Today, Inside Chanel is on an impressive chapter 27 - many things have changed on the internet in the last 10 years but this series from 1 to 27 feels both consistent and fresh, as timeless and irreverent as Chanel herself. To date, the series has covered everything from the invention of the Chanel jacket to a 5 minute “western”, as we follow Coco into the new world of Hollywood. With each new film, there are odes and nods to previous ones, and there is no linear order. There isn’t just one story and one lens, but many interwoven.

I can’t tell you in which way Inside Chanel inspires me the most: whether it’s in the way intended, as a consumer (I have, since buying my first Chanel bag, bought two lipsticks and one perfume), as a creative who is looking to do braver and more interesting work, or as a woman who didn’t have a lot of role models for ambition, and in Chanel, was able to find someone who invented her life: designing, building, becoming it.

These interlocking Cs have become one of the most iconic and sought after brandmarks in the world for decades, and it’s all built on artifice. I’ve been thinking a lot about artifice vs authenticity, amidst our oscillating obsession and disgust for both. Coco is not her real name but an invention and the Cs themselves reportedly fashioned after the graphic patterns of the medieval stained glass windows found in the austere orphanage she grew up in. She often tried, unsuccessfully in the end, to tell a more glamourous story of her upbringing. But her legacy is the most meta form of glamour possible: a story about self-invention, passion, ruthlessness and conviction, wrapped up in clothes, hats, bags, and perfume. She became who she was through her own imagining, creating a story, her freedom, a new way to live and be, bringing with her millions of women, one Brad Pitt, and an entire generation…or three.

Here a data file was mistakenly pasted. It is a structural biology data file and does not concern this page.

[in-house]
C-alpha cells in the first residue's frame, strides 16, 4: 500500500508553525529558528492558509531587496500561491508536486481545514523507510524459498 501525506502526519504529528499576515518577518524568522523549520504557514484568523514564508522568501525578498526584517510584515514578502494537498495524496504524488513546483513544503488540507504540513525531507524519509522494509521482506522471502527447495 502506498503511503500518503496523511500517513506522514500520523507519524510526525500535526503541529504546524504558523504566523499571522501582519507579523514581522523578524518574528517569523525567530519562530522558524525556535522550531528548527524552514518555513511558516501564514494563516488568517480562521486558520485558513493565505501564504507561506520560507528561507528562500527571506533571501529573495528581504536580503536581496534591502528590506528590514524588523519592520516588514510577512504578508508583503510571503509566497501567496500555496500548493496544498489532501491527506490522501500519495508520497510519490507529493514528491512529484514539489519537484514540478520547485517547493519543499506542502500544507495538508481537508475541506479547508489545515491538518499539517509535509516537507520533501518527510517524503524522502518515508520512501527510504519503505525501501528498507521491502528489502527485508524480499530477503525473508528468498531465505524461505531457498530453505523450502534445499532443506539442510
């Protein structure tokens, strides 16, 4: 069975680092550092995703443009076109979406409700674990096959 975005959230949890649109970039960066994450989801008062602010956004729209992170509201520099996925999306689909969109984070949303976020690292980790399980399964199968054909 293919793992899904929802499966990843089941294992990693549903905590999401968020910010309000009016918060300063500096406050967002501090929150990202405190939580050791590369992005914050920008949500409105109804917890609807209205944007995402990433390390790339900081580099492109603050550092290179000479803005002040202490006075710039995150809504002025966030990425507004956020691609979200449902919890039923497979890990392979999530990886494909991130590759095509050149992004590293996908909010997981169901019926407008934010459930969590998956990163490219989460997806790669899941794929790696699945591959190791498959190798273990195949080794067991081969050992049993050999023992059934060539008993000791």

Inside Chanel is a study in modern storytelling, content marketing, and branding, as much as it is a historical deep dive into one of the most iconic women in history, a woman who brought together all kinds of forces in her life and beyond to invent herself.

*Google did not help me but the many degrees of Instagram did, and I have found the team behind Inside Chanel: Paris-based production house, Falabracks. French electronic musician Pierre Avia is behind much of the Inside Chanel soundtrack:

My name is Ana and this year, I’m documenting my creative influences. If I could have dinner with anyone in history, Chanel would obviously be among my guests.